How to Call For Help Around the World: Emergency Numbers and Instructions for Travelers

By Paul Riegler on 7 August 2012
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Relatively few travelers take basic precautions when checking into a hotel, such as identifying the nearest emergency exit and looking at the emergency floor plan.

What is equally important is knowing what to do in an emergency, how to (literally) call for help and what number to dial on the phone in the event of an emergency, be it an accident, a fire, a heart attack, or something else of similar nature or magnitude.

A follow-up article will include a list of useful emergency phrases in 10 languages plus telephone numbers for emergencies.

Emergency telephone numbers are typically three-digit numbers that can be easily memorized. The problem is that there is no universal standard for them, so they typically vary from country to country, although the European Union has standardized on one.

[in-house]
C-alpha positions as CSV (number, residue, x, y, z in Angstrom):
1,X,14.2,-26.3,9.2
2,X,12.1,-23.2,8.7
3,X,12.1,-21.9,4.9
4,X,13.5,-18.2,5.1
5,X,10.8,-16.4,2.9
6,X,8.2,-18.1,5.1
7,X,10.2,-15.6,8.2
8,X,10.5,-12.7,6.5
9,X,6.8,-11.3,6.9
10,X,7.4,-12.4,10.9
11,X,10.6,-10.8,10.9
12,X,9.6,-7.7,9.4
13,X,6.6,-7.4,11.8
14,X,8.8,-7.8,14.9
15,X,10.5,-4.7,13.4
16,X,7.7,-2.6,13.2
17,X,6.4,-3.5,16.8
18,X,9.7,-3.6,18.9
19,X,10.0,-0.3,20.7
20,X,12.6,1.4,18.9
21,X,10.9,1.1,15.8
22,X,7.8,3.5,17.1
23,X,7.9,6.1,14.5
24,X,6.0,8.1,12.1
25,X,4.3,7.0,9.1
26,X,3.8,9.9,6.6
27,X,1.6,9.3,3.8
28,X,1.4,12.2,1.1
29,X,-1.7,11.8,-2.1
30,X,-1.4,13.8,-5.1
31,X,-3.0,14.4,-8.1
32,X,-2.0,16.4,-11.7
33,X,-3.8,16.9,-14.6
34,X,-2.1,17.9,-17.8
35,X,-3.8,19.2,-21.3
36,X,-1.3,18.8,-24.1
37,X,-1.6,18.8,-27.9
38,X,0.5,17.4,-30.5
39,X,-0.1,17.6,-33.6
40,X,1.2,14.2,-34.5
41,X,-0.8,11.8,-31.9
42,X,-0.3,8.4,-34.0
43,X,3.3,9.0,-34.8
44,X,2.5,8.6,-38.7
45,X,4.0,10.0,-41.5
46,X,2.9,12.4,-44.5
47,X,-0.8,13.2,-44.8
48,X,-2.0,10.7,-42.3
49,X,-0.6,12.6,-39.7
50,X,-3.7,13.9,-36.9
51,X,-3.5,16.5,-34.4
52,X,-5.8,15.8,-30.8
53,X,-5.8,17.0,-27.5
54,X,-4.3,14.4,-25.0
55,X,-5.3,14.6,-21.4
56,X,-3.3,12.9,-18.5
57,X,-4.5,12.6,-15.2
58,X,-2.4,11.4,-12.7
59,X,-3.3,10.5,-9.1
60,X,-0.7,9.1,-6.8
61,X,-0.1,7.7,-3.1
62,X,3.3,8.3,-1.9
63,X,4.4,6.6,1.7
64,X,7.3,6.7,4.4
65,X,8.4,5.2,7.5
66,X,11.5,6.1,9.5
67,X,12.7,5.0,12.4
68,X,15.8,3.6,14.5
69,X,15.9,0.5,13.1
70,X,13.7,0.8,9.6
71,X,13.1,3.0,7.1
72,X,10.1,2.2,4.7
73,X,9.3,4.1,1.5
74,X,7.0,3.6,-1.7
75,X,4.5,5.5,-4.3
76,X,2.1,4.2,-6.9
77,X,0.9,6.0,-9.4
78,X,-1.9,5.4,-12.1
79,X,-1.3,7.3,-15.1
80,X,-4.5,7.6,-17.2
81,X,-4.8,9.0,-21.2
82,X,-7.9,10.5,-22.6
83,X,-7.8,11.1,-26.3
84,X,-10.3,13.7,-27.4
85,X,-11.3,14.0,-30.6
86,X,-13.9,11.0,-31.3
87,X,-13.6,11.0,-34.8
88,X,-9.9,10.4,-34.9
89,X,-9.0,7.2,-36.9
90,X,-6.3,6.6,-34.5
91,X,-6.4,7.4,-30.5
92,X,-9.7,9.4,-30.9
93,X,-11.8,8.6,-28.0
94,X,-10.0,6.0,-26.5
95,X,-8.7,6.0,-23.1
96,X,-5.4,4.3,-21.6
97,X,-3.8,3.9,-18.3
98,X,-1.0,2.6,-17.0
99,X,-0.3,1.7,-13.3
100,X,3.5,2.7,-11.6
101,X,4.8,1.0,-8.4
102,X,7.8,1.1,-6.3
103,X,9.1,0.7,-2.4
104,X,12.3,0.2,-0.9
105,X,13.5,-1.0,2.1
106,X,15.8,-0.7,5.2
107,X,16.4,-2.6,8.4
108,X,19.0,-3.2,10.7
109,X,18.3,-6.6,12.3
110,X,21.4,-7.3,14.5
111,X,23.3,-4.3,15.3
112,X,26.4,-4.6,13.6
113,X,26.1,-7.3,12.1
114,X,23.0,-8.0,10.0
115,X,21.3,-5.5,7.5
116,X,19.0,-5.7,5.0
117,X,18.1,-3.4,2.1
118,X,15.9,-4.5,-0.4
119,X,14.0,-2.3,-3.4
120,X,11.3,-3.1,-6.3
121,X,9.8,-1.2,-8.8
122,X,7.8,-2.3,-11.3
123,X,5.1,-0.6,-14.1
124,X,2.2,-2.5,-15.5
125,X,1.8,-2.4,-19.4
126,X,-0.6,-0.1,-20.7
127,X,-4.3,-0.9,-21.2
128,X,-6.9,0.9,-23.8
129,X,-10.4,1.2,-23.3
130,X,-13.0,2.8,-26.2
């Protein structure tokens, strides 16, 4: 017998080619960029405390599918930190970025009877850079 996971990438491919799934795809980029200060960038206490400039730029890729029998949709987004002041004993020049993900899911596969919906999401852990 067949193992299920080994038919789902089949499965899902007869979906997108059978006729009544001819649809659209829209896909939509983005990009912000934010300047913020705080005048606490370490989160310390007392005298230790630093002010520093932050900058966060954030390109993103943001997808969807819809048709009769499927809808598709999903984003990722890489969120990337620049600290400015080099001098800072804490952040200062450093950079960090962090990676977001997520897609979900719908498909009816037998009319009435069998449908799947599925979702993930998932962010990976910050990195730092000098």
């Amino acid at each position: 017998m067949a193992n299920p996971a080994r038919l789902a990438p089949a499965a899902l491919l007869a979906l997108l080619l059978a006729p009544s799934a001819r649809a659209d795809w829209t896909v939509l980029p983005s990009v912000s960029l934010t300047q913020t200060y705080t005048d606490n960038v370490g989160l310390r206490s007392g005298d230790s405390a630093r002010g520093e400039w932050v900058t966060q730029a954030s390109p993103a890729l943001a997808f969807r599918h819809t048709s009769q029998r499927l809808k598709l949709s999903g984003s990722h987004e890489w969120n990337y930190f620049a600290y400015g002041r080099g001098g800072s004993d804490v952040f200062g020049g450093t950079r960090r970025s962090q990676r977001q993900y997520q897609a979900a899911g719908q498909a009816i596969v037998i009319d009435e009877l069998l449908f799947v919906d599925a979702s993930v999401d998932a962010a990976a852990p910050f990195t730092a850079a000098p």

The first emergency telephone number deployed anywhere in the world was “999” in London on July 1, 1937.  It soon spread throughout the rest of the country.  “116” was adopted as an emergency number in Los Angeles, California in 1946.  “911” was first used in the U.S. in 1968 and became a standard in the 1980s. “112” became a European Union standard for emergency calls in 1991.

As a result, the three most widely recognized emergency numbers are 112, 911, and 999.


In Europe, 112 is the standard across the EU.  Armenia and Belarus use 102 for police, 103 for medical, and 101 for fire.  Turkey uses 155 for police, 112 for medical, and 110 for fire, while Vatican City uses 113 for police, 118 for medical, and 115 for fire although dialing 112 on a mobile phone will be forwarded to 113.

In the Middle East, Israel uses 100 for police, 101 for medical, and 102 for fire and dialing 112 from a mobile phone works for all emergencies.  999 is quite common and used by Bahrain, Lebanon (which also uses 112), Oman, Qatar, Saudi Arabia, and the U.A.E., while 112 is used by several countries including Jordan (which also uses 911) and Syria.

In Africa, many countries use two-digit emergency numbers including 17 in Algeria, Chad, and Mali, while South Africa uses a five-digit number, with 10111 for fire, and 10177 for medical.  112 does work from mobile phones, however.

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